Exclusive: Rep. Darrell Issa and the Republicans are making political hay from last month’s killings in Libya of Ambassador Christopher Stevens and three other Americans. But the real blame traces back to Official Washington’s endless interventions in the Middle East, says ex-CIA analyst Ray McGovern.
Rep. Paul Ryan wraps his Ayn Randian philosophy of unrestrained selfishness in phrasing selectively lifted from the Founders, but the Republican vice presidential nominee misses the role of democracy and self-government in establishing human rights, says historian Jada Thacker.
The five right-wing justices on the U.S. Supreme Court downplayed how distorting their Citizens United decision would be to American politics. But the tidal wave of campaign cash is now inundating U.S. voters with unchecked factual claims, says Michael Winship.
Exclusive: Election 2012 is a choice between two visions for America’s future and also a contest between two versions of the U.S. past. Mitt Romney and the Tea Party draw from a national narrative that claims the Framers opposed a strong central government, while President Obama sees the opposite, writes Robert Parry.
In defending freedom of speech at the UN, President Obama addressed a variety of audiences, especially the world’s Muslims angry over an offensive video, but he also didn’t want to rile up his political opponents at home. That kept some of the key defenses of free speech off the table, says ex-CIA analyst Paul R.…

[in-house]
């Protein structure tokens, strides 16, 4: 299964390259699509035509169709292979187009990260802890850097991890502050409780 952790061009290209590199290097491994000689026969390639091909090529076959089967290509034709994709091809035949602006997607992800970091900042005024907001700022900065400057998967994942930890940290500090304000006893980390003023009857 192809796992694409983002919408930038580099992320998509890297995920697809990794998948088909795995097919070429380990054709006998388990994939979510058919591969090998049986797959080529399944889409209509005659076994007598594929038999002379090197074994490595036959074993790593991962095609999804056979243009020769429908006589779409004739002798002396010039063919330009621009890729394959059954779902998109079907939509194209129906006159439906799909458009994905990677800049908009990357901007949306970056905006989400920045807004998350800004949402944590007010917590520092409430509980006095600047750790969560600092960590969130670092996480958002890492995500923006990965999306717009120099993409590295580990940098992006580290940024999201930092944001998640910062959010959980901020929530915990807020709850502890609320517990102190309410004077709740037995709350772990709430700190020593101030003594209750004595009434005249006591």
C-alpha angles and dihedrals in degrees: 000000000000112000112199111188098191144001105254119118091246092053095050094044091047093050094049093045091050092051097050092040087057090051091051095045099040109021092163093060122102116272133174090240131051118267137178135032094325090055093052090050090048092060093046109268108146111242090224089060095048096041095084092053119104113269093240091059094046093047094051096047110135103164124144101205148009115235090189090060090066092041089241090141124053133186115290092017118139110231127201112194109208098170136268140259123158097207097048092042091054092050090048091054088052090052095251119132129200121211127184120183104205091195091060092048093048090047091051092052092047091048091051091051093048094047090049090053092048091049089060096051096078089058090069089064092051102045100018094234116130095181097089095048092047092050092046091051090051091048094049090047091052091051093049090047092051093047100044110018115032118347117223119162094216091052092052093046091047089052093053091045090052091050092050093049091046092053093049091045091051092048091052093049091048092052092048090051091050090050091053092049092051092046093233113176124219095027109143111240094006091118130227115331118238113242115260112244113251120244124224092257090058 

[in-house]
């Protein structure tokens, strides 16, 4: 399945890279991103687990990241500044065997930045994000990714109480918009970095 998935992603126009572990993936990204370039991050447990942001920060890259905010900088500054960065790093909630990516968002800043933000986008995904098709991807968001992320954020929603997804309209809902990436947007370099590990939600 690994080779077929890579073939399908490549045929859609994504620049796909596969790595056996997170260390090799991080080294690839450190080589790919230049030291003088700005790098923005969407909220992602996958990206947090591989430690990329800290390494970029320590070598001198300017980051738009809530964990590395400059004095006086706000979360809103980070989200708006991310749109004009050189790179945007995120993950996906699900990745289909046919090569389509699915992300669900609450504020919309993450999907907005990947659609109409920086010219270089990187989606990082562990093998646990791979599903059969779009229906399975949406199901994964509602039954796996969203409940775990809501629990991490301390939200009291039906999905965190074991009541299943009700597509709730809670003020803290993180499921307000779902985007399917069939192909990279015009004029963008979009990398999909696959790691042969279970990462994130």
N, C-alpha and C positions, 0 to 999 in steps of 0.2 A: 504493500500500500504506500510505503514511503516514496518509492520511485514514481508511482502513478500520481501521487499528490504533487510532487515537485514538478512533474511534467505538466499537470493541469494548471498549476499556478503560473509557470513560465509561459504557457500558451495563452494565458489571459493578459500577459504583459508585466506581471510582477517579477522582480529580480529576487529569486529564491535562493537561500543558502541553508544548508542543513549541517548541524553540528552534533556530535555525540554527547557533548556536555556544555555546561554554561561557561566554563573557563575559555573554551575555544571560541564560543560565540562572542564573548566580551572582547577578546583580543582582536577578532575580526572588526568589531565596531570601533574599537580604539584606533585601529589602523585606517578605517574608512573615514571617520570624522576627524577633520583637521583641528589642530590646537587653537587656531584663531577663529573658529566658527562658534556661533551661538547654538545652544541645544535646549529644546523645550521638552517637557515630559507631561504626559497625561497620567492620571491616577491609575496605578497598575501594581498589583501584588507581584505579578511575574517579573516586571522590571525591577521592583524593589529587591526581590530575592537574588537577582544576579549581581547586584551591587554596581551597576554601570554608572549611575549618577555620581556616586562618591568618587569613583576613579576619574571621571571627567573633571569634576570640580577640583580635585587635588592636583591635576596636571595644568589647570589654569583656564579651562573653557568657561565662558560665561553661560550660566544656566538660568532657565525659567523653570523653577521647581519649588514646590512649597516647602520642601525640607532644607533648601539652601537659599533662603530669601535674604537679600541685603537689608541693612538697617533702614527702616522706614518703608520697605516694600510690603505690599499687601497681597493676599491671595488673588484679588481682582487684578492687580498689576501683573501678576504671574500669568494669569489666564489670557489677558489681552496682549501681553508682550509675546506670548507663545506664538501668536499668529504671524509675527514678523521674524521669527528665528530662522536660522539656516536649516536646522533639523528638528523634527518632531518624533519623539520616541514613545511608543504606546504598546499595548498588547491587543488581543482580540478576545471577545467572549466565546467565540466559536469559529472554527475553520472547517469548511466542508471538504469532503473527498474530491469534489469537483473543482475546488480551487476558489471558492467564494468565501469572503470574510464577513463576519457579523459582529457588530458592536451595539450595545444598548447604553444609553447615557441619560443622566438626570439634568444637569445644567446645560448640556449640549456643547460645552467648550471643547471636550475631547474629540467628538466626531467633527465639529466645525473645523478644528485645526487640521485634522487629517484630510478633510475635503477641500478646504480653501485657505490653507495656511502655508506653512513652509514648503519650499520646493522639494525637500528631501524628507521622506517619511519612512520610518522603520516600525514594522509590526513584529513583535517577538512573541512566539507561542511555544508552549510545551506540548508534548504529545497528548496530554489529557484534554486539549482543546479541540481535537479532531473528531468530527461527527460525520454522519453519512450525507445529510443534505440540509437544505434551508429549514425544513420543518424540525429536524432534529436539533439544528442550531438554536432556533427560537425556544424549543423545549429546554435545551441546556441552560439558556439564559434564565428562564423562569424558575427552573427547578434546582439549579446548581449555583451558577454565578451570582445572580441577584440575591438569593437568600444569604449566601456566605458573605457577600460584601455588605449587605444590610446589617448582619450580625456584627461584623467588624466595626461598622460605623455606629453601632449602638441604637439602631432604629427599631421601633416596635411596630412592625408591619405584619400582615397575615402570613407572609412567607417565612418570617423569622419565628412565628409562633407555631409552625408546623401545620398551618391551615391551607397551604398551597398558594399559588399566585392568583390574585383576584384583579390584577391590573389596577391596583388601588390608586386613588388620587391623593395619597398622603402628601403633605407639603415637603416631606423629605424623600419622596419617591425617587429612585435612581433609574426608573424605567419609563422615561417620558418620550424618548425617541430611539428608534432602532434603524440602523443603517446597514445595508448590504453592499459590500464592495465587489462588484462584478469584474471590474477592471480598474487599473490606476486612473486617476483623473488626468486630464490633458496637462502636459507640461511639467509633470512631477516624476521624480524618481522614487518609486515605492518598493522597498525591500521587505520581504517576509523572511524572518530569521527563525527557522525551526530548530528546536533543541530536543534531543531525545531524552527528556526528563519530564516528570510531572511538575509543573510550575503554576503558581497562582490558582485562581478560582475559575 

The makers of an anti-Islamic propaganda video achieved what they apparently intended, inciting a violent reaction among Muslim and creating new tensions between Islam and the West. But the killing of four U.S. diplomatic personnel raises questions about whether legal lines were crossed, maintains Lawrence Davidson.
As the U.S. Constitution reaches its 225th birthday, the democratic Republic that it made possible is facing extraordinary threats to its survival, at least as anything but a shell of its former self. The main culprit is a relentless assault by the super-rich and their political/media handmaidens, says Beverly Bandler.
Holding national security officials accountable for torture and other crimes against humanity may seem like the right thing to do when it’s someone else’s country. But U.S. politicians keep finding excuses when the abusers are American, observes the Independent Institute’s Ivan Eland.
Exclusive: Attorney General Eric Holder’s decision not to prosecute CIA torturers in two high-profile homicides bows to the political difficulty of going after field agents while sparing superiors, including ex-President George W. Bush. But the all-clear on torture sends a dangerous message, says ex-CIA analyst Ray McGovern.
Racial, ethnic and religious bigotry is often planted deep within a society, requiring a determined effort to root it out. However, there is inevitably resistance from forces that benefit from the presumed supremacy of one group over another, writes Lawrence Davidson.